On Sunday we looked at the art of waiting. In Advent there is a sense and need to wait. We look forward to Christ’s coming, to his entering the world, and to our salvation.
And for many of us we are waiting for some significant things to happen in our lives. So how do we patiently wait in this season, how do we not give up, and even find what we are waiting for?
This is what we looked at on Sunday, preaching from an odd place ~ the page between the Old and New Testaments. This page represents a people of waiting. It represents the Israelite people expecting and desiring God to fulfill his promises. It represents a people waiting and longing for the Messiah.
The truth is though that the longer we wait, the less hopeful we get. But even while we wait we can still have hope, because the page always turns, the story doesn’t end.
We turned the page from the Old to the New Testament and read the first verse in Matthew 1:1 that says, “This is a record of the ancestors of Jesus, the Messiah, a descendant of King David and of Abraham”. Jesus arrives, the promises are fulfilled, the Messiah comes, and the waiting isn’t wasted. And we need to remember this in Advent with the promise of God’s arrival. That the waiting is never wasted, and Jesus does come, he does arrive.
Pope John Paul writes, “Advent is then a period of intense training that directs us decisively to the One who has already come, who will come and who continuously comes.” Jesus does come, he is always on his way, and he does arrive. So we have hope even in the waiting, and we must never ever give up, because Jesus is the one who comes to us.
Advent is about waiting, but it is also about finding. And when you wait for God it is never wasted. So we ended with this main point that Christ is coming, don’t give up waiting. If you are waiting from a dream, a healed friendship, marriage, a job, whatever it may be: don’t give up, Christ is coming.
We ended with three simple ways to put this waiting into practice. First, that we need to acknowledge and name what it is we are waiting for. Second we need to share with God the depths of what we hope for, long for, and strive for. We need to be honest with ourselves, and with God for what we hope for. And then thirdly we need to watch for his arrival.
Some missed Jesus’ arrival because they stopped watching, but Advent reminds us that Jesus does arrive. So watch for the arrival of Jesus in your life because with him comes health, life, and hope.
So the challenge for this week was simple: watch for Jesus’ arrival. And we prayed together this prayer from Revelation 22:20. Our Lord says, ‘Surely, I come quickly.’ Even so; come, Lord Jesus. May that be true in your life as well.
This is truly a different waiting from our familiar ‘waiting’. We wait for something different, quite different – we wait for God. Waiting for God cannot be like that kind of waiting which says or thinks: ‘It would be wonderful if he came; but if he does not come , then we must go one living without him.” We cannot wait for God so ready to resign ourselves to his not coming, so indifferent, so foolish, as we might wait for an increase in salary. No, that would be foolish, meaningless waiting if we really mean God. But if we will not be satisfied with what is offered us today as godlike words, we will go on waiting, with longing, seeking ,and hoping until at last, it is God himself who comes to help and to comfort…Then our waiting and hoping is not like a piece of wishful thinking, or a fantasy, but life itself. Then we live only because we wait for God. – Dietrich Bonhoeffer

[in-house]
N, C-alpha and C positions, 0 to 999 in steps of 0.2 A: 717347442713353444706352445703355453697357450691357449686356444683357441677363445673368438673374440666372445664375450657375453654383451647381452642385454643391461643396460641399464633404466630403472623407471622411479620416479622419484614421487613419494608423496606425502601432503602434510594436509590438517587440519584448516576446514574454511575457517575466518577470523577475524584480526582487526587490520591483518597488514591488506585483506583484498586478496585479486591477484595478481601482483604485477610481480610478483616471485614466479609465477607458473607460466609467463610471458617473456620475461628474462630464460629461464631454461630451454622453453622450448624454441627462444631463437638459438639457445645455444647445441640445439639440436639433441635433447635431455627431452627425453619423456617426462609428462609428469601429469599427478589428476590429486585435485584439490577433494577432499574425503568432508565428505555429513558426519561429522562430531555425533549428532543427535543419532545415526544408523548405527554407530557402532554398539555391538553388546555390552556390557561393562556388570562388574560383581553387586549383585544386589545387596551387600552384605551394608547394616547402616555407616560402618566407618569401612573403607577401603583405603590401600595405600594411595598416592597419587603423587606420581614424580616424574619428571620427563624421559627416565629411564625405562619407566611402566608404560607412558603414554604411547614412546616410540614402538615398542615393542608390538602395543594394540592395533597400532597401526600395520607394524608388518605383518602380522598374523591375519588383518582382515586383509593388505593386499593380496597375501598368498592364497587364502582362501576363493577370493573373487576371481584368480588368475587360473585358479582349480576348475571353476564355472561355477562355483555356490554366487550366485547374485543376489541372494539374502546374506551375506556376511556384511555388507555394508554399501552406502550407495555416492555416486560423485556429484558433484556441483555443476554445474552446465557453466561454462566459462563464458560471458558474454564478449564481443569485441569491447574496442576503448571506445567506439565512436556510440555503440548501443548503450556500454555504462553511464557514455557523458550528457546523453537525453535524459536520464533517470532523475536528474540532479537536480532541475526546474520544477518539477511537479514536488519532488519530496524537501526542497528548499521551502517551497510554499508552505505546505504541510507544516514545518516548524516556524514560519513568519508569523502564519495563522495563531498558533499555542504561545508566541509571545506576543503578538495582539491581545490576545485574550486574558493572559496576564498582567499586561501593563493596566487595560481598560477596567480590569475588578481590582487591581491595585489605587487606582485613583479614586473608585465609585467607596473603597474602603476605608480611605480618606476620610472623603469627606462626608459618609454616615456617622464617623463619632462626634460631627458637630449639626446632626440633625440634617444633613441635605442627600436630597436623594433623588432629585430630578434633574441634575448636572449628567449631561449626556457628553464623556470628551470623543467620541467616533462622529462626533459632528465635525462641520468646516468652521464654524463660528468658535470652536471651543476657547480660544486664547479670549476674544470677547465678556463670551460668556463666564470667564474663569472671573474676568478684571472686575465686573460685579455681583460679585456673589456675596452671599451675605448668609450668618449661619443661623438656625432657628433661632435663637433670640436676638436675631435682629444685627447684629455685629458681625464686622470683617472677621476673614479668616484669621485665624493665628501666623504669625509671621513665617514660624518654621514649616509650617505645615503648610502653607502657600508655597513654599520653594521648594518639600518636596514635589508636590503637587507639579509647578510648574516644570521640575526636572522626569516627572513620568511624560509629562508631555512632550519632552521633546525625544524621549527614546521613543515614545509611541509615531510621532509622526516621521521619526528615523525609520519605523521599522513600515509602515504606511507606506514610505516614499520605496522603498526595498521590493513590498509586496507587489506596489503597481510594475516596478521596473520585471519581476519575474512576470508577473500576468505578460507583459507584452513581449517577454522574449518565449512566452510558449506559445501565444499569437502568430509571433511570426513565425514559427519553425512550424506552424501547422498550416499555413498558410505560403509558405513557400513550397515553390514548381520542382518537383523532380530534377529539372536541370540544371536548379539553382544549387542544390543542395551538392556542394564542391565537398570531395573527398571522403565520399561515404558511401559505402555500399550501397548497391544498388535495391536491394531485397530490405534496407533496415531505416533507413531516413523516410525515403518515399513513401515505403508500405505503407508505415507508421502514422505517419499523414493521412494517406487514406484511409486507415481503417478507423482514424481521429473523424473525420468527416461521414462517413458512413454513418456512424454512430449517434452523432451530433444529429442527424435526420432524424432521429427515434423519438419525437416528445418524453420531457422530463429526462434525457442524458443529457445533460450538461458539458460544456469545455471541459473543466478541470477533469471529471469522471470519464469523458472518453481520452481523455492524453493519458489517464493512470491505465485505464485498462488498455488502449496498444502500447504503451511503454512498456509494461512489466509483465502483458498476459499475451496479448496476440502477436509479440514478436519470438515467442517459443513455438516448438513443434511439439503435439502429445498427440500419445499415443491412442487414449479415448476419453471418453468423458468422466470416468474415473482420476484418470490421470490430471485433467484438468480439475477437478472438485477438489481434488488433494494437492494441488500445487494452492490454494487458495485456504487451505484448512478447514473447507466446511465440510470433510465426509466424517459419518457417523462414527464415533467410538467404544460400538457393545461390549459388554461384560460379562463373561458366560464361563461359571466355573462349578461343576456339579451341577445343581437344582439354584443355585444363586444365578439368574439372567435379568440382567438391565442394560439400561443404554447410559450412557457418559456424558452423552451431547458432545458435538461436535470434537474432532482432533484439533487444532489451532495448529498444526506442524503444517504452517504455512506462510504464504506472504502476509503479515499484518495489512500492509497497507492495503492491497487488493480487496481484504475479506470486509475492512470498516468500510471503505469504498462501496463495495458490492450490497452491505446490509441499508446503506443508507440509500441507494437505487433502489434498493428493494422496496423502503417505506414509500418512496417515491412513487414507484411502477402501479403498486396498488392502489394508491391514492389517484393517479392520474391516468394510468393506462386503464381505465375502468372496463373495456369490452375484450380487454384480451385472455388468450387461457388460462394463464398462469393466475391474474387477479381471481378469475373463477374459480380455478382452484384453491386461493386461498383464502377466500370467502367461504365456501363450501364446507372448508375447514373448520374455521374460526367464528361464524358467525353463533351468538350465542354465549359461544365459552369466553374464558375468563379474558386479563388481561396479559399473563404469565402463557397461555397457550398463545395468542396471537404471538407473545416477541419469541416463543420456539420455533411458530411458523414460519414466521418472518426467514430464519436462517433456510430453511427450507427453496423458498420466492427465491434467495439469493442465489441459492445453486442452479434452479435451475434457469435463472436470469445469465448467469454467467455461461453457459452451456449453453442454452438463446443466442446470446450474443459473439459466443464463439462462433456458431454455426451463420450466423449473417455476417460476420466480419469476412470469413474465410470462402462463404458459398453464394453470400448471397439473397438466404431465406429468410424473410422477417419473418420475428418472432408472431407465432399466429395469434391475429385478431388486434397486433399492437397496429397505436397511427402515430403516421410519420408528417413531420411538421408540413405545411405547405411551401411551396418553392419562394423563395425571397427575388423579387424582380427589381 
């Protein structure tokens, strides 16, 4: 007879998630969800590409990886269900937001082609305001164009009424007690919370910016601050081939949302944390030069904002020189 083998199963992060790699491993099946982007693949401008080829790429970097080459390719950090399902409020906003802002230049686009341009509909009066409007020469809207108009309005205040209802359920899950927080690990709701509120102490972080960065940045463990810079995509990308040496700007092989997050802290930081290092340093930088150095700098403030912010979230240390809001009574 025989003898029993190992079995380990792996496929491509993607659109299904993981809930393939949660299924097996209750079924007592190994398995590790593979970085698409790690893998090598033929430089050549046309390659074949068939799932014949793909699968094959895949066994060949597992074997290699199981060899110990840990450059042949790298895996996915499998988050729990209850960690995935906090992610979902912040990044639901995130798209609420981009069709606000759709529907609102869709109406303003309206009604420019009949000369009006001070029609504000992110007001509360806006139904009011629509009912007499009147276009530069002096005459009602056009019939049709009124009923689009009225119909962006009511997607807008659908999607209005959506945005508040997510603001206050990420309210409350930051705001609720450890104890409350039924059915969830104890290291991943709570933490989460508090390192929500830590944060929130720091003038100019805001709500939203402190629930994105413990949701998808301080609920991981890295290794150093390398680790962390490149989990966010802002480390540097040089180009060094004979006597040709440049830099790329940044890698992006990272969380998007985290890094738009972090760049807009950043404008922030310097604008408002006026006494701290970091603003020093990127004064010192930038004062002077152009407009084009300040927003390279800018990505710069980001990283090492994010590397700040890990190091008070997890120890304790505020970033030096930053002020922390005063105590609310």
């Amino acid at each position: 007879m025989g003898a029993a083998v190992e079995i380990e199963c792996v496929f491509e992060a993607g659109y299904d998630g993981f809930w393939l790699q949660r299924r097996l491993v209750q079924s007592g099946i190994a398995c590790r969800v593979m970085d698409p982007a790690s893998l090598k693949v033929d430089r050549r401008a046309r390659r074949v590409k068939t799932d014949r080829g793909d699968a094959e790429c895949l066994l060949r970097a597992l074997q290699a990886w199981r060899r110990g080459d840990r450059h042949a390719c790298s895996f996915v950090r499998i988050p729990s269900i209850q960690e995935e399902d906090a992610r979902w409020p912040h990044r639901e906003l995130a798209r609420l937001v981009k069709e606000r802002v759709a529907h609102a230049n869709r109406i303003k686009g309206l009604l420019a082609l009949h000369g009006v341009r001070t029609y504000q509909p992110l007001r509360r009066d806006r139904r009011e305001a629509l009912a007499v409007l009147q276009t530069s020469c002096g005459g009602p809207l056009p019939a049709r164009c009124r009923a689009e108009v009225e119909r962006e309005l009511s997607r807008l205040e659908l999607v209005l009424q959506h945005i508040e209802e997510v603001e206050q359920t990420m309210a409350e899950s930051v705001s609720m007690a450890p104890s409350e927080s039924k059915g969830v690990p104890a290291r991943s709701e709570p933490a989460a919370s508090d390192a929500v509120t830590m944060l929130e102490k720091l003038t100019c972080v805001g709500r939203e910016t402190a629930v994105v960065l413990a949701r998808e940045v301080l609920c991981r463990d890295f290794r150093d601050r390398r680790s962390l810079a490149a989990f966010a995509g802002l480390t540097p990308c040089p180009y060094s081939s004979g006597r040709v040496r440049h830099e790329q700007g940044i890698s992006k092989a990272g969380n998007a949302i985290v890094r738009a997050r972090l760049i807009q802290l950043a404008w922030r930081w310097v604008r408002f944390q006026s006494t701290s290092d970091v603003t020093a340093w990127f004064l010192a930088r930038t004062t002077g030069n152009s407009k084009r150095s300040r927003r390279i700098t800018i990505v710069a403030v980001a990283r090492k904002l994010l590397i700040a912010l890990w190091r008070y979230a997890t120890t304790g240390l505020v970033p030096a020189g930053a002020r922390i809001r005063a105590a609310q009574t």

Big Idea: Christ is coming, don’t give up waiting.
- Three responses in advent: Waiting, Willingness, and Worship
- Waiting is a part of life as a Christian
- God’s timing is not on-demand
- “Celebrating advent means learning how to wait waiting is an art which our impatient age has forgotten. We want to pluck the fruit before it has had time to ripen” Bonhoeffer
- The longer we wait, the less hopeful we get.
- You turn the page from a place of waiting to a place of finding
- Advent is then a period of intense training that directs us decisively to the One who has already come, who will come and who continuously comes. Pope John Paul
- Jesus is the one who comes to us.
- Advent is about waiting but it is also about finding.
- When you wait for God it is never wasted.
- Christ is coming, don’t give up waiting.
- We truly acknowledge what we need and what we are hoping for
- Share with God what you are waiting for
- Watch for Jesus arrival
- Our Lord says, ‘Surely, I come quickly.’ Even so; come, Lord Jesus. Rev 22:20
Adult / Group Discussion Questions: What stuck out to you from the sermon? What was challenging to you? How did God speak to you through it? What was new? What made you laugh? If you were given the marshmallow test as a child – how would you have done? What are you currently waiting for? What makes it difficult? What helps to make the waiting “easier”? How are you watching for the arrival of Jesus in your life? How might you try to watch for him this week? Who can help to journey with you as you wait and watch?
Discussion Questions for Young Families: Try the marshmallow experiment with your kids. See how long they would last. Tell them if you would have found it really tough to do. Take sometime to talk to them about the importance of waiting, and patience. Remind them too that in the big things of life Jesus promises to show up.
Challenge for this Week: Watch for Jesus’ arrival